Dr. Brene Brown writes that empathy is connecting with people so we know we’re not alone when we’re in struggle. It is far easier for us to manage when we know that we are not alone. Empathizing with our children means connecting with the emotions that they are experiencing. It does not necessarily require us to have the same emotion or experience but it does mean that we can see the experience from their perspective. It can also mean that you recognize in yourself the emotion that they are expressing from a different experience you may have had. Communicating to our children that we can hear the emotion that they are experiencing and be witness to their journey. We may not be able to help the situation that we are in but we can go through it together.
Validate and Normalize
Teaching our children that their experience is valid and normal is an important part of their processing experience. It does not mean that you agree with them or share their experience. It does mean that they are understandable and they do not have to feel a sense of shame for how they are experiencing what is happening. The last thing that we would want is for our children to feel rejected or judged for how they feel. Not only does validating our children give them a stronger sense of identity, it helps them manage their emotions more effectively. When our children share with us what they are feeling, it is advisable to gently probe with questions like, “what is it specifically that’s making you feel this way?” Once the child has shared with us their experience make sure to respond with validating statements like:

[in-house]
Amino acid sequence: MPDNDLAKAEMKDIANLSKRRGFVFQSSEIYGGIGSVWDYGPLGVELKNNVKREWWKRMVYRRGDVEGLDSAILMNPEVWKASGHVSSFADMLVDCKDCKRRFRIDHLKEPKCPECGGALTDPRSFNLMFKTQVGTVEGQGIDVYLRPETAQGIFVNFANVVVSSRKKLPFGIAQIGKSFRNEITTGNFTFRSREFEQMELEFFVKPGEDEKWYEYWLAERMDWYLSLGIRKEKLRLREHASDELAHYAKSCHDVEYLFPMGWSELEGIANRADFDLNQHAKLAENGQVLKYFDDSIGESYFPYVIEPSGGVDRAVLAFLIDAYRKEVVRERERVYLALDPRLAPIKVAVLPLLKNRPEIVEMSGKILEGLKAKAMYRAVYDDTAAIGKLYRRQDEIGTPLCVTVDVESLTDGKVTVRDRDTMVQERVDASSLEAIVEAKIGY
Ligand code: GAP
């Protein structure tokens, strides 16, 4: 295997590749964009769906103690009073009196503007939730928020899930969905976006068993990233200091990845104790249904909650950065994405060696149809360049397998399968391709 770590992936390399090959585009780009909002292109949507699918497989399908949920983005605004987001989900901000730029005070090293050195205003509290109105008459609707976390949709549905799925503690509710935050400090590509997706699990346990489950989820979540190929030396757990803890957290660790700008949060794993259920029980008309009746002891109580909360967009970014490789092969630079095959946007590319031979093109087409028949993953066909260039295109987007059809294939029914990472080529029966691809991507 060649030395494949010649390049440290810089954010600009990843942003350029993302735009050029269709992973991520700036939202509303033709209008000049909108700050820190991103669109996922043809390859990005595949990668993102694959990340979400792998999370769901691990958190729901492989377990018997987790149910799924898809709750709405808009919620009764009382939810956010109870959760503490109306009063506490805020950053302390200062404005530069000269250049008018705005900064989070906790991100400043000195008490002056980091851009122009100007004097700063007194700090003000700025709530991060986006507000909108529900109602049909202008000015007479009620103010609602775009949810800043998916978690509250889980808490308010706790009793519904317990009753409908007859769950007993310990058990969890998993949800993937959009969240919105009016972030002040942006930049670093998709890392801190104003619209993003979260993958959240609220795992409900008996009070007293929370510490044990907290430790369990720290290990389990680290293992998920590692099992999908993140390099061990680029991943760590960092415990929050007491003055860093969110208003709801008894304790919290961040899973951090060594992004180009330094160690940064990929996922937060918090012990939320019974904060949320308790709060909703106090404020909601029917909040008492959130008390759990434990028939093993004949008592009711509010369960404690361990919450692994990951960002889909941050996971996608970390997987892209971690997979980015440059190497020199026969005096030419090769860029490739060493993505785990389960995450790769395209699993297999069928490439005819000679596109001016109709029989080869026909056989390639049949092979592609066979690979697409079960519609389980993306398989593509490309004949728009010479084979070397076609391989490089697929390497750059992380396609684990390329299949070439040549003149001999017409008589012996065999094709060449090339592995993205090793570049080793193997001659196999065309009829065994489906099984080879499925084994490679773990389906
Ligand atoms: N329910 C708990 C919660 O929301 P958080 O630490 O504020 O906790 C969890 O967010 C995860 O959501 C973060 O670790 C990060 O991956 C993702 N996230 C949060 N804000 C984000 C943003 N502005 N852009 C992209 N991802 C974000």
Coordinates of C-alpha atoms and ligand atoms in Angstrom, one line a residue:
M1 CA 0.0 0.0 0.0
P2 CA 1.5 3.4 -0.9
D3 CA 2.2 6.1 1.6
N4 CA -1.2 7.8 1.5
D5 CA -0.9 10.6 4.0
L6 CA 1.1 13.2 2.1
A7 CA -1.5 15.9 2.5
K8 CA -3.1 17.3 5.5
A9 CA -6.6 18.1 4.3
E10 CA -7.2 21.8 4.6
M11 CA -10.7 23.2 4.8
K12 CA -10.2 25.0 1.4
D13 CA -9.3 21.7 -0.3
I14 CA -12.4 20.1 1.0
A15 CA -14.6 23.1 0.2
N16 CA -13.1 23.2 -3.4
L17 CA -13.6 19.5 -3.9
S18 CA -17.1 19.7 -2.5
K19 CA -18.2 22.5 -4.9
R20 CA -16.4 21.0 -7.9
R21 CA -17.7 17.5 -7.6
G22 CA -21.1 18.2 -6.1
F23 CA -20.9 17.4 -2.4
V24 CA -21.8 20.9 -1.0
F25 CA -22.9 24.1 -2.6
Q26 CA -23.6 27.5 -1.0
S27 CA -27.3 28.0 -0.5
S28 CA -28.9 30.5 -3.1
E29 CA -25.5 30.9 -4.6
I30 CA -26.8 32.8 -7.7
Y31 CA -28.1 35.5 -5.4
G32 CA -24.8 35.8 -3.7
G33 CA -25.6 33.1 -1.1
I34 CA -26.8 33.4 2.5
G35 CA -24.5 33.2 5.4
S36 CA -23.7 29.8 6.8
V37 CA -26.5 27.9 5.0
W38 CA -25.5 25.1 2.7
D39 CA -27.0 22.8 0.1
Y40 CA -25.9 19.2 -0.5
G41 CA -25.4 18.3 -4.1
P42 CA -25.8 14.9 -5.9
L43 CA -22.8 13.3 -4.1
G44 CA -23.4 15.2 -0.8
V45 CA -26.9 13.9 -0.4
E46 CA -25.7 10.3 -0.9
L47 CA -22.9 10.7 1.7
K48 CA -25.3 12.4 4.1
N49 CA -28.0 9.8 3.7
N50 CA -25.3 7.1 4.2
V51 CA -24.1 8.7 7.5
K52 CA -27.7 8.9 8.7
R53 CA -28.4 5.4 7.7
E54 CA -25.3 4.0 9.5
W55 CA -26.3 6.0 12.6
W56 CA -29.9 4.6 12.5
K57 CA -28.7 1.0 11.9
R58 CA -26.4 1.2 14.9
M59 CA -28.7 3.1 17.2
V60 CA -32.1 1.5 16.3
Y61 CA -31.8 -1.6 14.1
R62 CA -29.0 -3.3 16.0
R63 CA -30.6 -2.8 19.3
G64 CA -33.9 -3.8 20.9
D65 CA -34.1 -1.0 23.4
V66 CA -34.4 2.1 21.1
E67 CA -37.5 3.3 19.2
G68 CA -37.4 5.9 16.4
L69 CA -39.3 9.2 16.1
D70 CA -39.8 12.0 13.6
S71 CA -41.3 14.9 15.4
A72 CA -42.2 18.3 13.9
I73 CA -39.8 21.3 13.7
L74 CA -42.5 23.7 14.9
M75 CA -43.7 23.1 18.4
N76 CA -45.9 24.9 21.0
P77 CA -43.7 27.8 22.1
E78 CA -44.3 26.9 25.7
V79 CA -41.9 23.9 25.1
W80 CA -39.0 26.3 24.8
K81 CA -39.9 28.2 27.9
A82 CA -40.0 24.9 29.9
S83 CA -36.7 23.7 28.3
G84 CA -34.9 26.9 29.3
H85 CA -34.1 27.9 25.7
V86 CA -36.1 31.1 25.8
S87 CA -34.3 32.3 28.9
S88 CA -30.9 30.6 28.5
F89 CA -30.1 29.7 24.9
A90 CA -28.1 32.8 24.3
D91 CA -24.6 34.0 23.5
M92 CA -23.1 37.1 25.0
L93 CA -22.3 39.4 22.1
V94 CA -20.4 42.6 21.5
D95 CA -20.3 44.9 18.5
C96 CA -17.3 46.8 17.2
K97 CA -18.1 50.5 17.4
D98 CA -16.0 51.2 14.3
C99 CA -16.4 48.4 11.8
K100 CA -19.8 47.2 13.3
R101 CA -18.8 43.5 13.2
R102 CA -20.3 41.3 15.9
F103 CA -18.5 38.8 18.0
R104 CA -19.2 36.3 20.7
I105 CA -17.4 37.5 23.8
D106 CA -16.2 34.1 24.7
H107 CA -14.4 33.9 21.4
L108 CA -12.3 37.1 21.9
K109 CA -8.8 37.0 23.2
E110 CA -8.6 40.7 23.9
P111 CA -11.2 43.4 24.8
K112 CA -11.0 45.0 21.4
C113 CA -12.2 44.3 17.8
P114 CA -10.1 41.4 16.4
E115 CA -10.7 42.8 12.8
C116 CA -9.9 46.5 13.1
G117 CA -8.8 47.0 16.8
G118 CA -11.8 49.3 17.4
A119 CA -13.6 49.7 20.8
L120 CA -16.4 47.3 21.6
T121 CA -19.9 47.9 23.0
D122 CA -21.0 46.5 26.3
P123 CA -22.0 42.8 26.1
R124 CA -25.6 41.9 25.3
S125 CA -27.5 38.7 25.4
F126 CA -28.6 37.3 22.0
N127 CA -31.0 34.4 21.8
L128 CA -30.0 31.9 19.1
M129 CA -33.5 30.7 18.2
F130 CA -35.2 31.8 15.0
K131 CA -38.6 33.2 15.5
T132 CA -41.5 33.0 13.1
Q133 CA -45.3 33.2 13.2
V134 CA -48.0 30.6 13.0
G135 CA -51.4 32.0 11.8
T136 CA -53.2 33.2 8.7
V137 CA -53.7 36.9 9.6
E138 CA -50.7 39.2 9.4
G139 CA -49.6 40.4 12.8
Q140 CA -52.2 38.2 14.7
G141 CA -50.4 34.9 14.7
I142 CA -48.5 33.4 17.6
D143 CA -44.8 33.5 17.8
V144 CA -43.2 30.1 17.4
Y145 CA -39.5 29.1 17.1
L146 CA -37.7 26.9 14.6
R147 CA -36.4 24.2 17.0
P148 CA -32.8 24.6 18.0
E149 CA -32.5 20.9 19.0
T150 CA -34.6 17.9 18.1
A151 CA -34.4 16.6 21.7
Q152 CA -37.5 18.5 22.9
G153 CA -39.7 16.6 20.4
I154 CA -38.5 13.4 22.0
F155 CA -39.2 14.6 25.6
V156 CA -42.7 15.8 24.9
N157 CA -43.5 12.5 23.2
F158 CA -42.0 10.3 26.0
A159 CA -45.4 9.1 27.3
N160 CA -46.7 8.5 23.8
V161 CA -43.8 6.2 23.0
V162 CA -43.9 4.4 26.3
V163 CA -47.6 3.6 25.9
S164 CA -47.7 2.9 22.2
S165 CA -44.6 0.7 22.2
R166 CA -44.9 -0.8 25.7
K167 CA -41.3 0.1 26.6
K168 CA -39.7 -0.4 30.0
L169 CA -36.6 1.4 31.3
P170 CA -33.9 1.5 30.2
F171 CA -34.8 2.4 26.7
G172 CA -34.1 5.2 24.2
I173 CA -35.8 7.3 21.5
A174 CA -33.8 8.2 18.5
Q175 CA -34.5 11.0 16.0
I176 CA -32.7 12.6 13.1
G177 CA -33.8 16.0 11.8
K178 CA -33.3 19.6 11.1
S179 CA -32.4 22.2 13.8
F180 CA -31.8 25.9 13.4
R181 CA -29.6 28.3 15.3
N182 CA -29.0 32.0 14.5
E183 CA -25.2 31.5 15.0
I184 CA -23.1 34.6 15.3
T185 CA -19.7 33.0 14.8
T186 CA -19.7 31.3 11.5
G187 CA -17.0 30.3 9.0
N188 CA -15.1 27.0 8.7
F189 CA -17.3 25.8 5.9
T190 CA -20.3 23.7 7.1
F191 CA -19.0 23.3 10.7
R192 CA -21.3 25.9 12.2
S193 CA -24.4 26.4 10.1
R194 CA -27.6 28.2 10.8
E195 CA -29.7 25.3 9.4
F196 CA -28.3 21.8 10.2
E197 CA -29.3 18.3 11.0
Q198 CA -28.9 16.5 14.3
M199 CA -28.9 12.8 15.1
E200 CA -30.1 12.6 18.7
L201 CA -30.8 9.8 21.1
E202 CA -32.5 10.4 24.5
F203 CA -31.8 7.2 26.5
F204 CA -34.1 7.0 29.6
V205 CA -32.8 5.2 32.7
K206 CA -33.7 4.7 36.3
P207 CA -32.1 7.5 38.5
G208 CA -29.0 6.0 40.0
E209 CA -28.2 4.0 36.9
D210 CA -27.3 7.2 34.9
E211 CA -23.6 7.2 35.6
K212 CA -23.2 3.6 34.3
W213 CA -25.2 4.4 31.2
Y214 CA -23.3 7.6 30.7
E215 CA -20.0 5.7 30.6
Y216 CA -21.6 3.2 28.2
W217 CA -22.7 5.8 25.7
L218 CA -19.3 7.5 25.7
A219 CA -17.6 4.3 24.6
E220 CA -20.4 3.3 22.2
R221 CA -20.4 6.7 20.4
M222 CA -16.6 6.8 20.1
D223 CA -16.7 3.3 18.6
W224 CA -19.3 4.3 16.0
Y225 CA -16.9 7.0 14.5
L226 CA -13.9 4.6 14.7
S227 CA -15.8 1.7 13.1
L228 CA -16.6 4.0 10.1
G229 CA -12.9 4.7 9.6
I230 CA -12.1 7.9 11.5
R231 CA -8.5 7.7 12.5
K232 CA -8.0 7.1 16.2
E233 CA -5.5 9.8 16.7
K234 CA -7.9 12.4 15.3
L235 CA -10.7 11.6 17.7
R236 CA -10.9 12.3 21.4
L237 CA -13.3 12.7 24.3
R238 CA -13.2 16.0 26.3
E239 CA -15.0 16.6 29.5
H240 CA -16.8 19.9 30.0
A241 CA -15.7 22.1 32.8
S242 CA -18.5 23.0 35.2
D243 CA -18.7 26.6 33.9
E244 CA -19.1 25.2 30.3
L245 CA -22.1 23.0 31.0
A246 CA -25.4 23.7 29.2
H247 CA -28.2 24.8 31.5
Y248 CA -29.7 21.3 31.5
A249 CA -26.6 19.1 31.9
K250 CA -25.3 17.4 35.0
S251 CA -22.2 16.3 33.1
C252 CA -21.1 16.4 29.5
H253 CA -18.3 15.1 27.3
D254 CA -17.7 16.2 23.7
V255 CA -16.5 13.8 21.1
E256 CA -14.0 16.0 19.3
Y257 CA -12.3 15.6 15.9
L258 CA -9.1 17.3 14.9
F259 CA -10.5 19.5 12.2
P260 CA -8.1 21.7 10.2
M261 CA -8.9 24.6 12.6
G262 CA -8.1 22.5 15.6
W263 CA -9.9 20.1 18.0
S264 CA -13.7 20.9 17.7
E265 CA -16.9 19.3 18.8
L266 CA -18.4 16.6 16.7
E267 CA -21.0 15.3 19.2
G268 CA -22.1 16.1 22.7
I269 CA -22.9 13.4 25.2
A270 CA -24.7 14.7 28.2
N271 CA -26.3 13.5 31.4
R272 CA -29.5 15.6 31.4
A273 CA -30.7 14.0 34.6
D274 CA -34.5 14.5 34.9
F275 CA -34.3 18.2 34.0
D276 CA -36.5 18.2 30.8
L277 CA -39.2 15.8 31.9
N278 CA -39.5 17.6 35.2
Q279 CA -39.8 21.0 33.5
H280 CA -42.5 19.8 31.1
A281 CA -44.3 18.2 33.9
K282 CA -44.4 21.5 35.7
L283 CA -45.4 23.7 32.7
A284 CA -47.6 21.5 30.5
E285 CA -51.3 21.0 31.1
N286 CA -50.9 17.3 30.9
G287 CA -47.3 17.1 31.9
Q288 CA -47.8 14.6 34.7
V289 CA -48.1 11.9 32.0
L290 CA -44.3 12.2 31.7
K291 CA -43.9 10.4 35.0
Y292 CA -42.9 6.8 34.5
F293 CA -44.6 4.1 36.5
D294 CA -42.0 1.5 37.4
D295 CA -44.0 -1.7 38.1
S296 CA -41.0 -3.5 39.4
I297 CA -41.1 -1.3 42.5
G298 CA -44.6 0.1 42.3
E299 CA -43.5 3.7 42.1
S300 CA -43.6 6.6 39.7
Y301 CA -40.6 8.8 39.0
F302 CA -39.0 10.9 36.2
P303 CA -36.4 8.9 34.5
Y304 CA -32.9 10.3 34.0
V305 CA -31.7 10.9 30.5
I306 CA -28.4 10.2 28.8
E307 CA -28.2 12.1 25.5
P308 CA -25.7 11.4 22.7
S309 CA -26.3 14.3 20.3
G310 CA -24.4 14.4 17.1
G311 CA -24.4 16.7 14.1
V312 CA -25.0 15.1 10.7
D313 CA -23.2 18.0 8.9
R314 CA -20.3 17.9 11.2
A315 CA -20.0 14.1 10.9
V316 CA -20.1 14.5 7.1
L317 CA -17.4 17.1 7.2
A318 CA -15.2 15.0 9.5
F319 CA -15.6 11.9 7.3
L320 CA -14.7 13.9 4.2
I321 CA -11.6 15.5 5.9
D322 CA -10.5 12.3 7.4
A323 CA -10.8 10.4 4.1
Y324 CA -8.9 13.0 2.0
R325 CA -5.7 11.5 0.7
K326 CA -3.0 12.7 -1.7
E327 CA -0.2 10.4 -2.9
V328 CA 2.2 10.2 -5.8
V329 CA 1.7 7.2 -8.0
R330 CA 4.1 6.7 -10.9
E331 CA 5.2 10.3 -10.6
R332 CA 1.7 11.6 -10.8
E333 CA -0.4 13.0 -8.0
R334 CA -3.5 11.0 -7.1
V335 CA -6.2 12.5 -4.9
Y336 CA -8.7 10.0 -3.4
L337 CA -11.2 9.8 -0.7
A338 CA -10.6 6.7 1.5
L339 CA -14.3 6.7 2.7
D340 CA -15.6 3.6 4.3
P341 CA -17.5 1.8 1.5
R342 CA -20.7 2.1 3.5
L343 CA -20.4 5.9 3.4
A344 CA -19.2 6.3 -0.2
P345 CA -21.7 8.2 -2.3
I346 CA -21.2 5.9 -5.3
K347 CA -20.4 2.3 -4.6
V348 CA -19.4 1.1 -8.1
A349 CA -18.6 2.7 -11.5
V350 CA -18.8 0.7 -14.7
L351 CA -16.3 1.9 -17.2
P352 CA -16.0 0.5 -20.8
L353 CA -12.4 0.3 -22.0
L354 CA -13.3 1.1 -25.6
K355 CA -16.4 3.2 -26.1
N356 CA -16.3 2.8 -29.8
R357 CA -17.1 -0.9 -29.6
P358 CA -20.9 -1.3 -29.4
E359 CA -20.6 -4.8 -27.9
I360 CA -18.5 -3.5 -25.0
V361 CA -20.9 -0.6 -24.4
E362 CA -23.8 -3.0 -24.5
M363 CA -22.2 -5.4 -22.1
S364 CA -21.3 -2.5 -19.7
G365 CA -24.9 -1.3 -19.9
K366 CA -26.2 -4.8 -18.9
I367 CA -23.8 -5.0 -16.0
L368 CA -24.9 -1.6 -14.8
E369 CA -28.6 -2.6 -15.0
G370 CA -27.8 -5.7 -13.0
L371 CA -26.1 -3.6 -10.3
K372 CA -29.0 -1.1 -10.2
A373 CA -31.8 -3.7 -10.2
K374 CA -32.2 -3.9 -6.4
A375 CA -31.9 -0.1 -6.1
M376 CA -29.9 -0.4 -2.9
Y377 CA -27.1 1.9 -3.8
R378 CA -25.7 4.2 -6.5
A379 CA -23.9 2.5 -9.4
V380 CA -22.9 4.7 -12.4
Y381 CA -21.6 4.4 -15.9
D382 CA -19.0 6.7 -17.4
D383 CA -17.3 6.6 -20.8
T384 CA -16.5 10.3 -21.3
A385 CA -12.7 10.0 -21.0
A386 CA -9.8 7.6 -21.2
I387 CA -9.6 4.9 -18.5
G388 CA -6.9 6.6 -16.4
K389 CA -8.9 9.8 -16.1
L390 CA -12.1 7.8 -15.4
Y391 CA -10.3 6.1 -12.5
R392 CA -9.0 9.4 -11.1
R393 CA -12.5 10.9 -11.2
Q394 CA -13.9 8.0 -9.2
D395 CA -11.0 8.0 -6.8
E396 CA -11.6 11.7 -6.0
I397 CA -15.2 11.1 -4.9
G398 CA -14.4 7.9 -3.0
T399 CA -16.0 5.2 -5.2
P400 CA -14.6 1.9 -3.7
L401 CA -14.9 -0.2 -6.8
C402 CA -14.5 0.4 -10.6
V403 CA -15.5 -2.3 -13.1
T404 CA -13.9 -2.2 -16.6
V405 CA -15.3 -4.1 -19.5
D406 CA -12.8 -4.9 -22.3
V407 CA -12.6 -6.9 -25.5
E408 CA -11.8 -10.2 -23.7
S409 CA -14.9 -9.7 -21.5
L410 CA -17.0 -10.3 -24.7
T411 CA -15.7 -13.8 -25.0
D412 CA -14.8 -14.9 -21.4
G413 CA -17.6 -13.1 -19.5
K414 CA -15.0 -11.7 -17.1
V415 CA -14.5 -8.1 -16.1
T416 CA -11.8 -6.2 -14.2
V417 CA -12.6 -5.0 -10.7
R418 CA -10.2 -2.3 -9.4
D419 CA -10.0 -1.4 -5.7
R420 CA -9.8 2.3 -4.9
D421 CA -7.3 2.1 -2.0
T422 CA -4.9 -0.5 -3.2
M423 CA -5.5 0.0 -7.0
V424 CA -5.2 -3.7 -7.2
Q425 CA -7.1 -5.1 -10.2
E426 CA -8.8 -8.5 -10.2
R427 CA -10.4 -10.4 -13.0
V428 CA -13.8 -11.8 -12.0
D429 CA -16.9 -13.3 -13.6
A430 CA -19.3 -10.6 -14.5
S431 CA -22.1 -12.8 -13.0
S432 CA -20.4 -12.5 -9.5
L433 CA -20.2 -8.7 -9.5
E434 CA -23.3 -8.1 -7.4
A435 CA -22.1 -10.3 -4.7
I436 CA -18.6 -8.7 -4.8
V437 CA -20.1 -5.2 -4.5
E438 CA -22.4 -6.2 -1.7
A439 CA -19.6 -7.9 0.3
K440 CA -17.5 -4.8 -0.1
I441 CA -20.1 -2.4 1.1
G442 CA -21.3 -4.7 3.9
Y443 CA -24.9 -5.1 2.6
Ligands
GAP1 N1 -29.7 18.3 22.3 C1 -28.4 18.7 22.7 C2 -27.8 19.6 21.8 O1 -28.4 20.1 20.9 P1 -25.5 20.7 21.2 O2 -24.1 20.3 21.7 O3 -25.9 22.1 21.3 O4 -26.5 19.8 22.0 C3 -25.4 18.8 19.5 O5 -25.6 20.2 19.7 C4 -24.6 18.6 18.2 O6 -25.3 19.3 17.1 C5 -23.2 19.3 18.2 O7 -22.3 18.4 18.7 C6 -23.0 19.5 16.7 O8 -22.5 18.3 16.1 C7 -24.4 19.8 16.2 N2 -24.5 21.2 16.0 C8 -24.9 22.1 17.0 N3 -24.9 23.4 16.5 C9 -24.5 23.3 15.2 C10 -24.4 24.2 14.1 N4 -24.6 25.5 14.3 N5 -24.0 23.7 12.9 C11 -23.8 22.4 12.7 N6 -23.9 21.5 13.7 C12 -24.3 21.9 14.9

“I understand where you are coming from.”
“I can see how you would feel that way.”
“I am here for you.”
“That’s a totally understandable and normal response.”
Finally, after we have listened, empathized, validated and normalized we can offer support to our children. First of all, we must recognize that support looks different for every child. Some kids will want to talk and others may want space. As parents we ought to stay curious and ask our children questions like, “What do you feel like you need in this situation?” If a child lets us know that they could use some space we can accommodate them by letting them know that we are here when and if they want to talk. For children who feel like they want to talk we can let them know that we will make time for them to the best of our ability.
The word courage comes from the Latin, Coeur meaning heart. Being courageous means sharing who you are with all of your heart. In these times we have the opportunity to teach our children to be courageous. Courage does not mean the absence of fear, it means showing up as your whole self even while you are afraid. Inviting our children to be their whole self in this time is a gift that will stay with them for the rest of their lives.
Rav Mordechai Burg is the Menahel of Mevaseret, Mashpia of NCSY Summer, Mashpia of Nitzotzos, author of Nitzotzos on Chumash and a senior Rebbe at Tomer Devorah and Bnot Torah Institute. His shiurim can be found on Nitzotzos.com.